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Equine

Winter Hoof Care:Keep Your Horse’s FeetHealthy in the Cold

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By Savannah Magoteaux

As winter sets in, horse owners must pay extra attention to their equine companions’ hoof health. Colder weather poses unique challenges that can lead to common hoof issues if not addressed proactively. This article aims to provide insights into combatting prevalent hoof problems during winter, choosing appropriate hoof protection, and offering tips to prevent conditions such as thrush and other infections.

Combatting Common Hoof Issues in Colder Weather:
Cracked Hooves

Cold temperatures and dry air can contribute to hoof cracking. To combat this issue, it is crucial to maintain proper moisture levels. Regularly applying a hoof conditioner or moisturizer can help prevent excessive drying and cracking.

Snow and Ice Accumulation

Snow and ice buildup can lead to discomfort and increased risk of injury.
Keeping the hooves properly trimmed is essential to prevent the accumulation of snowballs.
Additionally, consider using traction devices such as snow pads or special shoes for added grip in icy conditions.

To read more, pick up a copy of the February 2024 issue of NTFR magazine. To subscribe by mail, call 940-872-5922.

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Equine

Rodeo: A Year of Hard Work

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By Phillip Kitts

Rodeo is much more than a weeklong event for the average rodeo committee.
As rodeo fans, it is always an exciting time of year when the local rodeo rolls into town. The energy and excitement of livestock, contract acts, and big-name cowboys is a highlight for many small towns around the nation.

What often goes very unnoticed is the tenacious process that goes into putting on a rodeo of any level for a community. As a rodeo enthusiast, has it ever crossed your mind all the steps it can take to connect with the right contractor and make sure they have the livestock needed, along with a place to house these animals? Add to this all the accommodation to host several hundred rodeo athletes over a weekend. From food all the way to porta potties this is a monumental task. This month, let’s take some time to start with the end of the rodeo and proceed through the final stages of hosting next year’s events.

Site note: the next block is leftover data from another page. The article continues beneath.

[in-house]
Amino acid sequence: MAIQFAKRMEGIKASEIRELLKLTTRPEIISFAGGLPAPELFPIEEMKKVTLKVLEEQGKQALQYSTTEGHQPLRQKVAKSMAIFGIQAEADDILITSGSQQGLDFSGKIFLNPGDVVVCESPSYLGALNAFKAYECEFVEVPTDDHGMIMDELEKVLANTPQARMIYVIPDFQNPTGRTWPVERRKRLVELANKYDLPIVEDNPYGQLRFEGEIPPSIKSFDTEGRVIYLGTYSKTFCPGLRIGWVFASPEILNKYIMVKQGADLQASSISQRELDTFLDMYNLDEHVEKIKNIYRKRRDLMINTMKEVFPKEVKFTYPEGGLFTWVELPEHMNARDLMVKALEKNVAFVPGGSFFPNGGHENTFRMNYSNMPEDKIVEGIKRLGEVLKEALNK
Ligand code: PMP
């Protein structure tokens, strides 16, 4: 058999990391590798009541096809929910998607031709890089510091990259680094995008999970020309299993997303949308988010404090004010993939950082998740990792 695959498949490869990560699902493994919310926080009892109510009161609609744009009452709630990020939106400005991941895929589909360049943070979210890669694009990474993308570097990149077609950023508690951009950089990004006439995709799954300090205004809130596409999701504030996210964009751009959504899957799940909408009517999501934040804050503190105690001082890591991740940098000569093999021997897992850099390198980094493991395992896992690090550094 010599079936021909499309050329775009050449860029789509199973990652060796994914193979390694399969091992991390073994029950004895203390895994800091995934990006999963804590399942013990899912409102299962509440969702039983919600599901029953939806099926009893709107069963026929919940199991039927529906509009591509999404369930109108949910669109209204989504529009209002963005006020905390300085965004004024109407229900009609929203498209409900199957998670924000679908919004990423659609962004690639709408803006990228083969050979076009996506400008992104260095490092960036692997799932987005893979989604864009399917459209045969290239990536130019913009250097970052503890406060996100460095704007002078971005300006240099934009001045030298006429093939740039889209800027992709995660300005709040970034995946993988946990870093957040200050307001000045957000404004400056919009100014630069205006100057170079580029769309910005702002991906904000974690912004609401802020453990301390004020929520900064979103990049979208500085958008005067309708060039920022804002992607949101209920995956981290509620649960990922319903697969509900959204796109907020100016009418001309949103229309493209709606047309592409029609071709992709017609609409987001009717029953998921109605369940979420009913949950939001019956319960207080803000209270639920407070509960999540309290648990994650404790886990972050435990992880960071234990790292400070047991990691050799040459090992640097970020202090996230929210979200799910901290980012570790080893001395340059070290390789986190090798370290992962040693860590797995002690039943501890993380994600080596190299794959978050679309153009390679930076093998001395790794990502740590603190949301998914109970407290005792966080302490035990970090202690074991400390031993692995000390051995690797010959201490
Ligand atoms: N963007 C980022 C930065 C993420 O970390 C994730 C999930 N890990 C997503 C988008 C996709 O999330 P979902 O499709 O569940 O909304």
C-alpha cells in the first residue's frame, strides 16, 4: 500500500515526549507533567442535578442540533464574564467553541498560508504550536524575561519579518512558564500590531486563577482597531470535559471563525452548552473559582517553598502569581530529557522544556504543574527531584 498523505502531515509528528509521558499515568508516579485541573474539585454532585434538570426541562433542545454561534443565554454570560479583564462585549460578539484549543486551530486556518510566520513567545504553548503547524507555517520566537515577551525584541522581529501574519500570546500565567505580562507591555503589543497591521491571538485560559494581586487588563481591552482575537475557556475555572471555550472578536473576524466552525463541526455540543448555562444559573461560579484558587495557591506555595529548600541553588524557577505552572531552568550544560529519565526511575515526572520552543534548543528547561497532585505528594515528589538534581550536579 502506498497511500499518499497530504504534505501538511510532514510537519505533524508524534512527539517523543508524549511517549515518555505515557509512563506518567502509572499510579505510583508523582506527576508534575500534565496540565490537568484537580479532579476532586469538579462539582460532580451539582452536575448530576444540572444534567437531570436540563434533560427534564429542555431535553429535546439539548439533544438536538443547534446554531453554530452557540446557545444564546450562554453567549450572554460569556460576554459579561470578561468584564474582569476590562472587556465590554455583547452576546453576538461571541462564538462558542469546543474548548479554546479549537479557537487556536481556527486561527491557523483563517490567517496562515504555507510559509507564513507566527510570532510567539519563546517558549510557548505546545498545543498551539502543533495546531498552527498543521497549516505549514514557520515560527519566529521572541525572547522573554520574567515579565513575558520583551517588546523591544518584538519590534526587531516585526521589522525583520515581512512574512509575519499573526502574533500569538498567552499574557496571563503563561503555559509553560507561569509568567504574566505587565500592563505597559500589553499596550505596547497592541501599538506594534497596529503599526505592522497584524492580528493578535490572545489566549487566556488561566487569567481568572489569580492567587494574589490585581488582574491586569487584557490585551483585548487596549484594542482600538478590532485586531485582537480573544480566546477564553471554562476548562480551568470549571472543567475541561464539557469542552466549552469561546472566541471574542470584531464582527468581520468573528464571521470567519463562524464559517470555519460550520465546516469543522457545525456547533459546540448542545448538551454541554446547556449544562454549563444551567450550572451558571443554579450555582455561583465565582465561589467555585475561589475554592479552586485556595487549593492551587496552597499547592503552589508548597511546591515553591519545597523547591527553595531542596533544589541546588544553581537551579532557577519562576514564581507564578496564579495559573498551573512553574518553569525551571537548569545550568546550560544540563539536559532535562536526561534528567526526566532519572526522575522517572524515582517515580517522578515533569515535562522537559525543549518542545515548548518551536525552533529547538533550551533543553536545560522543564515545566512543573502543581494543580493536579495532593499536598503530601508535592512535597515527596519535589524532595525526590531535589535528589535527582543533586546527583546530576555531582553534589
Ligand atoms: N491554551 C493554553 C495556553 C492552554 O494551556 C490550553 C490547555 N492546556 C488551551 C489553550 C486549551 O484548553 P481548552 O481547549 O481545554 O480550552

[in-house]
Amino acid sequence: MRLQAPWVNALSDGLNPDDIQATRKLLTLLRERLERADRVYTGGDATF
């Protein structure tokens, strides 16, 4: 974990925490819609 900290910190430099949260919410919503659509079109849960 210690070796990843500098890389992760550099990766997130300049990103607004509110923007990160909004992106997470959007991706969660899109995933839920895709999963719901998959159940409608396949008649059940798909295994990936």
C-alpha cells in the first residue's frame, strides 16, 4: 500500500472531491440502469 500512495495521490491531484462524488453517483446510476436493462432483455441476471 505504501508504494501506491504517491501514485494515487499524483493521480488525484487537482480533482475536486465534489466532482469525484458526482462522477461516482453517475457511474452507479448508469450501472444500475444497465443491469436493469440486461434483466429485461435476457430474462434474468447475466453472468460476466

Most rodeos take no more than a week or two after they complete their event to start the process of preparing for the next year. Something that is not common knowledge is that very rarely are rodeo committees paid individuals, in almost all cases, the folks that put on a local rodeo are a volunteer force.

To read more, pick up a copy of the February 2024 issue of NTFR magazine. To subscribe by mail, call 940-872-5922.

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Equine

Consistent McCartney

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By Krista Lucas Wynn

Breakaway is known to be the fastest event in rodeo. At the 2023 National Finals Breakaway Roping, conducted Dec. 5-6 at the South Point Arena & Equestrian Center in Las Vegas, Nev., no one was faster on 10 calves than Cheyanne McCartney.

The Kingston, Okla., cowgirl competed in a grueling match between the top 15 breakaway ropers in the world, and when it was all said and done had roped nine head in 32.2 seconds.
She split the win in round two with Hali Williams and continued her consistency throughout the two days of competition. She placed in four more rounds to help her win the coveted average title.

McCartney’s story did not start at the 2023 NFBR. This was her third qualification to the NFBR, and a lot of hard work went into getting where she is today. McCartney grew up in Louisiana, where her first rodeo memory began with entering the breakaway roping at a Little Britches rodeo in Deridder, La.

“My family was in the Quarter Horse racing industry, growing up. My father, Carl Guillory, was a trainer and calf roper,” McCartney said.

To read more, pick up a copy of the February 2024 issue of NTFR magazine. To subscribe by mail, call 940-872-5922.

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Equine

Equine Dental Disease & Complications

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By Dr. Garrett Metcalf

It is no secret that horses are very reliant on their teeth for survival. The horse has to be able to apprehend and grind feed to get adequate nutrition to meet their daily caloric needs.
Horses have teeth that constantly need to erupt to keep up with the physical demanding work of grinding food, but their teeth have a finite life span, and once they are used up there is nothing to replace them.

Good dentition is also important for the overall health, performance and well-being of a horse. Horses with inadequate or lack of dental care can have performance issues, weight loss, colic, dental pain and secondary sinus infections due to poor dentition. The goal of this article is to address more complicated dental issues and to inform the readers of how to avoid and detect dental issues as well as discuss treatment options if these problems arise.

Many owners are aware of common dental issues that horses face and the importance to get them addressed with routine dental care, but not all owners are aware of secondary complications that occur from dental problems. One of the most common complications that occurs from a bad tooth is tooth root abscesses that drain into the sinuses or from a tract out the bottom of the mandible or jaw.

To read more, pick up a copy of the January 2024 issue of NTFR magazine. To subscribe by mail, call 940-872-5922.

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